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  • Posted by: Alex Foss on Tuesday, March 5 2013 04:49 PM | Comments (0)

    Self-driving cars

    Self-driving cars have seen a lot of progress in the past year, but the latest represents a surprising intersection of robotics and consumer tech. Oxford University students recently demonstrated how an Apple iPad can be used as the control center for a self-driving Nissan. It can engage “autopilot” on familiar routes, avoid obstacles and pedestrians, and return control to the driver with a touch of the breaks.

    Cool-factor aside, this is one of many recent examples of how consumer software and technology are finding their ways into product classes traditionally dominated by industrial heavyweights. Some near century-old giants of automotive, aerospace and manufacturing are finding new competitors in previously unrelated categories.

    • The Federal Aviation Administration recently granted permission to American Airlines to use the iPad as pilots’ resource for regulations and aircraft manuals. In addition to eliminating 35 lbs. of paper from the pilots’ flight bags, it allows the airline to avoid costly aircraft retrofits with dedicated electronic flight bag consoles.
    • MirrorLink, a technology that duplicates the display and touch controls of smartphones into automotive head-units, is gaining support from device and entertainment companies. This could compromise automakers' ability to market their own branded infotainment and telematics systems and maintain consistency of the driving experience.
    • The increasing accessibility of 3D printing technology is threatening to disrupt the value chains of all kinds of industries. There are implications for intellectual property, labor, the size and location of plant and equipment, shipping and – perhaps most importantly – product design. 3D printers are already being used to make on-demand spare parts, prosthetics and product prototypes.

    The modern computing landscape, characterized by pocket-sized devices stuffed with sensors and backed by vast cloud computing power, has changed consumers’ expectations for usability, connectivity and access to the state-of-the-art. For brands whose product lifecycles are measured in decades, it will be ever more important to develop platforms that allow their products to keep pace with the innovation happening around them.

    The components of Brand Strength can be helpful tools for looking at this challenge. Some manufactures will attempt to stake out their differentiation with proprietary branded solutions, at the risk of losing relevance because of rapid obsolescence. Others will try to maintain relevance by creating transparent conduits for consumers’ existing tech ecosystems, at the risk of commoditizing their own products and compromising consistency. Successful brands in the durable goods and industrial categories will see these components not as tradeoffs, but as mutual necessities in maintaining and growing brand value.

    Alex Foss is an Associate Consultant, Brand Strategy at Interbrand San Francisco.


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  • Posted by: David Trahan on Friday, September 7 2012 03:46 PM | Comments (0)

    iPad Mini 

    If there’s one thing I think you should take away from Apple’s new naming conventions with the iPad, it’s this: It doesn’t matter what generation of an Apple product you have anymore.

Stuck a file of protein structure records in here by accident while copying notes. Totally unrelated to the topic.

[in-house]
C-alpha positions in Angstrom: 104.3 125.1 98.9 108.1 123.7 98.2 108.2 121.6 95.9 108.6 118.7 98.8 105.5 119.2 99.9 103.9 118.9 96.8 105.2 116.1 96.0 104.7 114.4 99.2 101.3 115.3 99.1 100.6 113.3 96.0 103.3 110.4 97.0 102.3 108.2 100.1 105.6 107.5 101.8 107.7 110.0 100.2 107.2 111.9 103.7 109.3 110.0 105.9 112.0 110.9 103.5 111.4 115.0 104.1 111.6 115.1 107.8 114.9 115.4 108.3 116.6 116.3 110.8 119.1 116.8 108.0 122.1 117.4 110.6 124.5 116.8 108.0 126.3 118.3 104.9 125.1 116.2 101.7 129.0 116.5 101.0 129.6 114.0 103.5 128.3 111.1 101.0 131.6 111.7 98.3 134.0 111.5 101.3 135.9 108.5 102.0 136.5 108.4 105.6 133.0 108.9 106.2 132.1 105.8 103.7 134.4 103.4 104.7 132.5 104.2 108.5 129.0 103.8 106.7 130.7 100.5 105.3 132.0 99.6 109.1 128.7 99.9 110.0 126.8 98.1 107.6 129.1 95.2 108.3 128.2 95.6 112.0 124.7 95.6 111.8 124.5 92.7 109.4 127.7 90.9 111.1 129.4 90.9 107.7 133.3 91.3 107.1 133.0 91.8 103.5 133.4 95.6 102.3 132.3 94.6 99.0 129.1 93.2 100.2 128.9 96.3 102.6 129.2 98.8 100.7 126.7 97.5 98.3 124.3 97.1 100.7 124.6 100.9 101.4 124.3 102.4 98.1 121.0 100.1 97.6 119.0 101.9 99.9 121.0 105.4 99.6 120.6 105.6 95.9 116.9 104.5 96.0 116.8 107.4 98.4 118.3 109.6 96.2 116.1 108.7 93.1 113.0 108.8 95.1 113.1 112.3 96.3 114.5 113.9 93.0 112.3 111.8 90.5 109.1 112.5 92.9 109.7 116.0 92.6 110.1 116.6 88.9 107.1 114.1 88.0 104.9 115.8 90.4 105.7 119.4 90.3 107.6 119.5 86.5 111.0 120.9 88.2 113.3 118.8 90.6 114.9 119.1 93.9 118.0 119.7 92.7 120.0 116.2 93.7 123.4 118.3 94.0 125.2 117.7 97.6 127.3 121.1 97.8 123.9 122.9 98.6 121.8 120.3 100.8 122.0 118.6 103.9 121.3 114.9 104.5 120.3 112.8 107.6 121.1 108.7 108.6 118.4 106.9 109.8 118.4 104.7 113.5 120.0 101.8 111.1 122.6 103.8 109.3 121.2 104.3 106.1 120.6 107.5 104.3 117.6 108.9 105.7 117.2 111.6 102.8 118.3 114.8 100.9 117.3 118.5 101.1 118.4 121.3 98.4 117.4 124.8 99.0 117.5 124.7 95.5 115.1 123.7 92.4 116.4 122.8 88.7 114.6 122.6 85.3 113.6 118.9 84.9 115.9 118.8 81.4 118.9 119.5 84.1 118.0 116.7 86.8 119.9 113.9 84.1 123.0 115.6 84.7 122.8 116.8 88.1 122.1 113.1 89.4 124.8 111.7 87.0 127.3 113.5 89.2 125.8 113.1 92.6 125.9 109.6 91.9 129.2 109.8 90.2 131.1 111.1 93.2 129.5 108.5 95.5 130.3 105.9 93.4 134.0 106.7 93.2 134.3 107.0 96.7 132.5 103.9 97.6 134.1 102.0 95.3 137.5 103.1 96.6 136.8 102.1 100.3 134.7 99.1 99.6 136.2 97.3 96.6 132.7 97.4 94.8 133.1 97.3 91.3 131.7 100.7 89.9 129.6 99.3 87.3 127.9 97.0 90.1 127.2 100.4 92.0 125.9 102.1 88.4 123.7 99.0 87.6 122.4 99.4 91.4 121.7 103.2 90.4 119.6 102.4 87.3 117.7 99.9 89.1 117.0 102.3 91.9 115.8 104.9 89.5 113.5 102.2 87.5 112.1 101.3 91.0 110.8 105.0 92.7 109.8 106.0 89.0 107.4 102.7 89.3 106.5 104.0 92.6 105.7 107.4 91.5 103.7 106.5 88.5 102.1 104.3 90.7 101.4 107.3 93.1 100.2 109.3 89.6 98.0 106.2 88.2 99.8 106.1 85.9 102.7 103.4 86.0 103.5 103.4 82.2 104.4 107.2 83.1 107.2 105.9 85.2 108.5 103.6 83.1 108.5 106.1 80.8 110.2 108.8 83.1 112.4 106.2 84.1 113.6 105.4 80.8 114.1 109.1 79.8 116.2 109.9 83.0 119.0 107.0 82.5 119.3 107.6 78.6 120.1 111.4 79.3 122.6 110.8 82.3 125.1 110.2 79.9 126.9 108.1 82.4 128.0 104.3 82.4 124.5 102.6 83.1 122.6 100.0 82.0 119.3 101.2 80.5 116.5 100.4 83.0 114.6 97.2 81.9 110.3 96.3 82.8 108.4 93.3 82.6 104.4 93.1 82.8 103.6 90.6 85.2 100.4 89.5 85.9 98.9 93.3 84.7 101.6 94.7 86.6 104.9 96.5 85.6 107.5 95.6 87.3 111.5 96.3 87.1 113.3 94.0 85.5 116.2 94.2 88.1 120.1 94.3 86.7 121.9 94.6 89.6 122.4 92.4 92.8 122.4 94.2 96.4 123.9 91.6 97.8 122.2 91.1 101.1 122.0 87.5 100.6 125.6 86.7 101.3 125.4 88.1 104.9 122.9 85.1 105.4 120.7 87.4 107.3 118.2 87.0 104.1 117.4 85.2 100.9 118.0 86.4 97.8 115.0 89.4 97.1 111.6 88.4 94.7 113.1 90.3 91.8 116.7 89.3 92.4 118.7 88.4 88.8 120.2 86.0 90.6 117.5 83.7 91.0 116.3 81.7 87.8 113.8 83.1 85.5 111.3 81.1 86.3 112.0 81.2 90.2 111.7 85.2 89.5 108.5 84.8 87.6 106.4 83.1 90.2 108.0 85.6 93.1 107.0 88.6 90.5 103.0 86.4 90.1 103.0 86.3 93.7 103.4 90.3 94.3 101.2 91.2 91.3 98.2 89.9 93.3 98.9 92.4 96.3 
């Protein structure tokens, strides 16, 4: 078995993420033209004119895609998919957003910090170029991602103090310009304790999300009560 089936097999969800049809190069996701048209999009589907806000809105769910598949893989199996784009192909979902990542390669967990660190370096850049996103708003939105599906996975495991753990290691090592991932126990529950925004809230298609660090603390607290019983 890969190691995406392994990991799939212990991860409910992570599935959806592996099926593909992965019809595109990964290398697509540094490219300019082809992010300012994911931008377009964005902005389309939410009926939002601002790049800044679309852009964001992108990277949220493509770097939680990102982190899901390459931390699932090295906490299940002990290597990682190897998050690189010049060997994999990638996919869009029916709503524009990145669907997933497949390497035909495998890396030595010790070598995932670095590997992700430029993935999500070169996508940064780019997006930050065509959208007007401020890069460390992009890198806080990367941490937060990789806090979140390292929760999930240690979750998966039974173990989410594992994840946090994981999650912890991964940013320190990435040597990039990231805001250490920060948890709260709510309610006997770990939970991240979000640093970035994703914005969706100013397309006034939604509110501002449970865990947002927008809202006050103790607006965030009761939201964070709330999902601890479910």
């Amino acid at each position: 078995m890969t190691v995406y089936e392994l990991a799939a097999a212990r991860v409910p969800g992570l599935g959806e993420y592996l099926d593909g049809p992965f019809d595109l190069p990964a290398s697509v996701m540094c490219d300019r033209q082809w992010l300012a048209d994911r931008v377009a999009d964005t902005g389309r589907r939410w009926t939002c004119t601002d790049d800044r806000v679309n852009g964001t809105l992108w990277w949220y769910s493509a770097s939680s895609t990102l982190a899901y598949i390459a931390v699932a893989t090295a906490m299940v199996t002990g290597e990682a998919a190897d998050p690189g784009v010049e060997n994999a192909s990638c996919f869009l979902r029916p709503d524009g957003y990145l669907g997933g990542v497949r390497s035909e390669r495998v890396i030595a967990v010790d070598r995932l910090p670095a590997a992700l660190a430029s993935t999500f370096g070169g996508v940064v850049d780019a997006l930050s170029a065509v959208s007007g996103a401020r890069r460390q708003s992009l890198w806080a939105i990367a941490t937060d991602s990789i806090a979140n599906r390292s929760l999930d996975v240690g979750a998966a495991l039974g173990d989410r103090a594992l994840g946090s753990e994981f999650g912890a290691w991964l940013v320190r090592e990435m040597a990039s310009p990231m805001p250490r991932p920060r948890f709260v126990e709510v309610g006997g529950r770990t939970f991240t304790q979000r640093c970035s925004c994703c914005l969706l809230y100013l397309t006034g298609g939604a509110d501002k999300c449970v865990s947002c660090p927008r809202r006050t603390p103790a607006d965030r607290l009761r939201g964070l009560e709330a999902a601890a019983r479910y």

When was the last time someone asked you what generation iPod Touch you have? Probably not since 2008, and there’s a reason for it. Apple doesn’t want you to care about which generation of a product you have, but rather about which version of the product you have.

    You either have a Shuffle, a Nano, a Classic or a Touch. Naming around generations of products the way Apple has been doing with the iPad and iPhone makes older products seem obsolete, and discourages consumers from buying. Now that we know Apple is coming out with a smaller iPad called ‘iPad Mini’, I fully expect to see Apple apply this naming style across its product portfolio.

    I expect the next iPhone to simply be called "iPhone" – just like the new iPad. I also expect to see new iPad products in the future, like an "iPad XL" or an "iPad Surface." Apple knows that the future is just going to be about the size of the screen you’re using, and what it enables you to do.

    What remains to be seen is how Macbook fits in with all of this. It’s the only product that breaks ranks with these naming conventions, because it’s the original. I wouldn’t be surprised to see the name "Macbook" disappear soon and be replaced with "iMac." The new line of iMacs could function like a Mac mini, but be the size and shape of the iPad and iPad mini, and attach to them for laptop-like functionality. That would certainly open up a new market for Apple accessories.

    Eventually, Apple will likely consolidate product lines. Each will probably have 3-5 products within them based on size and functionality. The names will be simple, the platforms will be integrated, and the experience will be seamless. That’s what I believe "iPad Mini" means.

    David Trahan is a Verbal Identity Consultant for Interbrand.

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  • Posted by: Jerome McDonnell on Friday, July 6 2012 03:28 PM | Comments (0)
    iPhone 5 Ice Cream is popular in China
    Photo From China Hush

    Earlier this week it was announced that Apple and Proview Technology resolved their differences over the “iPad” trademark, and billions of consumers in China will now have access to the world’s most popular tablet. Brandchannel.com had an interesting take on the whole affair, suggesting that Apple’s actions could make matters worse for brand owners that struggle with China’s trademark system. It contends that the $60 million settlement figure may encourage trademark squatters to prolong their efforts and/or inspire others to engage in such tactics.

    It’s an interesting point of view—but I don’t think that brand owners need worry any more now than they should/already have been prior to this. As we know, this saga was not really about the workings of China’s intellectual property system, but/rather a breach of contract that happened to involve a trademark.

    China’s first-to-file rule can be a challenge for brands that wish to expand there, but it’s hardly the only country that employs such a system in assigning trademark rights. And Chinese law does provide some protection for foreign brands; those than can prove their name was too well-known for the Chinese holder to have registered it in good faith can prevail.